Johns Hopkins University Press
A Deeper Look at the Confederate SoldierConsciously taking cues from Thomas Macaulay and Thomas Carlyle, Ronald S. Coddington has presented history as a sum of individual experiences in this collection of seventy-seven short biographies of Confederate soldiers, a companion volume to his Faces of the Civil War: An Album of Union Soldiers and Their Stories (2004). The omission of generals and colonels is purposeful, for if the history of the war is but the stories of the soldiers who fought it, the lower ranks have been badly underrepresented. This is especially true of the Confederate States, where a lower literacy rate and hit-or-miss military record-keeping has ever after compounded the bias of far more numerous campaign and battle studies in which an individual who does not command rarely matters much to an author proving a thesis. That Carlyle sometimes limited his definition of history to the experiences of great men and, at other times, broadened it to include all "distillation of rumor" should not obscure Coddington's fundamental purpose: to do justice to that majority of ordinary men who found themselves in extraordinary circumstances. For them, complete stories are scarce and, vivid and enduring though it has been, Bell Wiley's The Life of Johnny Reb (1962) is but a composite. The Internet and Interlibrary Loan have allowed Coddington to tread where Wiley and other predecessors could not. While awaiting responses to his Civil War Message Board Portal and GenForum.com queries, he mined Ancestry.com, digitized Library of Congress records and pension files in state archives. On-site research in the Library of Congress and National Archives turned up service records, as did the Southern Historical Society Papers, newspapers and regimental histories. Even with internet help, it took him an average of two months to piece together each life. The only collective profile is that created by Coddington's clearly defined research parameters. All subjects had posed for carte de visite photographs, most of which were taken before the Union blockade obstructed the distribution of photographic equipment. Only pictures in good condition were included, and about half of those came from a single Virginia collection. And even though colonels and above are missing, junior officers are overrepresented. Fortunately, unavoidable skewing in favor of good pictures, location, and a more literate segment of Southern society matters little when specific birthplaces, social classes, battles, and campaigns are beside the point. Far more important is the range of individual experiences both during and after the war. In this cross-section of officers (nine field grade and thirty-eight company grade), twenty-two enlisted men, seven surgeons and a chaplain, averages prove elusive and archetypes, non-existent. Coddington's explicitly unscientific sample is revealing enough. Behind the proud visages of the dramatis personae there are more sad stories than happy ones. Not only did far too many die young, but we see ample proof that the nineteenth-century usage of "convalescent" was far narrower than our own. Amputees there were, but far more veterans suffered from psychological damage that too many of their Victorian contemporaries simply dismissed as an inherent and fundamentally untreatable lack of character. Faces of the Confederacy is an indispensable new window on the Civil War and the society that fought it. John Daley is an associate professor of history and chair of the Department of History at Pittsburg State University in southeastern Kansas.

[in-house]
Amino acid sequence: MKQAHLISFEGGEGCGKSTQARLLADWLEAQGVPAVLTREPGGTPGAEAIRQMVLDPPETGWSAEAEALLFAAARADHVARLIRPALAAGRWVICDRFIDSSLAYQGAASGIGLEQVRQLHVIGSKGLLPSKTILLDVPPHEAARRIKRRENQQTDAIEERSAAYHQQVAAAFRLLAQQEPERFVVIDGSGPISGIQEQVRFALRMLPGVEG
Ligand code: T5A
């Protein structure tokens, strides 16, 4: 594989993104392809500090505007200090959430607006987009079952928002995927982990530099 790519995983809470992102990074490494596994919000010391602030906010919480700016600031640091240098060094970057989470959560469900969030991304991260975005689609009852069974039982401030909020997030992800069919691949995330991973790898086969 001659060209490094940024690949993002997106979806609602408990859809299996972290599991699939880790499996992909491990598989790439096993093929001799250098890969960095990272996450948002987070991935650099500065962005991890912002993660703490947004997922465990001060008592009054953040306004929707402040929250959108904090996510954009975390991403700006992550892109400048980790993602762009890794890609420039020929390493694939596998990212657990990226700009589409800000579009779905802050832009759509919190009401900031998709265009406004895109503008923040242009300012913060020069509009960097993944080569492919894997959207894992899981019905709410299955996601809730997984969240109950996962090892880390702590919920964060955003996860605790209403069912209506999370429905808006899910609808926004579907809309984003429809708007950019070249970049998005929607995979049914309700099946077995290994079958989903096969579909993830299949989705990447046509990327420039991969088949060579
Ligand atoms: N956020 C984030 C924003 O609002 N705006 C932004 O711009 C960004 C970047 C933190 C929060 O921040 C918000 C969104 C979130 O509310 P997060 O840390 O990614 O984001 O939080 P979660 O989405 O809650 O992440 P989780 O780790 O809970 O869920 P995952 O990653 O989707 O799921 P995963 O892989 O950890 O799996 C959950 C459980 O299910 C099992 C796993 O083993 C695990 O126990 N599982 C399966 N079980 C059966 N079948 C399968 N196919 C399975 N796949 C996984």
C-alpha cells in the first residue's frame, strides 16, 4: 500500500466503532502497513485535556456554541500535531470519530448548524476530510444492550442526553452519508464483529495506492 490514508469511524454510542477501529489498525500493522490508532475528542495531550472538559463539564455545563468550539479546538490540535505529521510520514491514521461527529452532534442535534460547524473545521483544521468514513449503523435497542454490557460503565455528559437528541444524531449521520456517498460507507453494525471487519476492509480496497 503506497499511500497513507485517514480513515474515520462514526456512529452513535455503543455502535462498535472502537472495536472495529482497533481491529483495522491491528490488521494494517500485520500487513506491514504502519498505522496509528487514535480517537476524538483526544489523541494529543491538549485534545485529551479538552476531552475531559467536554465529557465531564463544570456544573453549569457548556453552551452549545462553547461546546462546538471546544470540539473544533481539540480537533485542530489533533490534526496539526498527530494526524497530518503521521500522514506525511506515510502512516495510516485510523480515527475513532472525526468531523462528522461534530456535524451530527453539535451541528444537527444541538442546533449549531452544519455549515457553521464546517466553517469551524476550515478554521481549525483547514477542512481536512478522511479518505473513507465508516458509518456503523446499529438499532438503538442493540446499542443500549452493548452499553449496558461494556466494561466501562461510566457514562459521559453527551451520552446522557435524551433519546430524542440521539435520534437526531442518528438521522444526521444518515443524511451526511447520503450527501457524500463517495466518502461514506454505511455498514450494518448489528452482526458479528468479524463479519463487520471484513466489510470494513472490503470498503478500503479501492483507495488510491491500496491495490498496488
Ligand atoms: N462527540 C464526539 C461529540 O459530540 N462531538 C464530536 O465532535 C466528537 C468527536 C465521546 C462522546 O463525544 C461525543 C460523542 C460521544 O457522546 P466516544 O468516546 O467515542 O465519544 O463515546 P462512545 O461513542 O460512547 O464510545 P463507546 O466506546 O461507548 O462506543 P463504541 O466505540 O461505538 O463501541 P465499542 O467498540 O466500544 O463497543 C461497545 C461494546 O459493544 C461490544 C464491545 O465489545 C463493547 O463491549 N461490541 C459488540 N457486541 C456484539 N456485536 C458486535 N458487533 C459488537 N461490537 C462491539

"Faces of the Confederacy: an Album of Southern Soldiers and Their Stories,"
Civil War Book Review: Vol. 11
, Article 11.
Available at: https://digitalcommons.lsu.edu/cwbr/vol11/iss4/11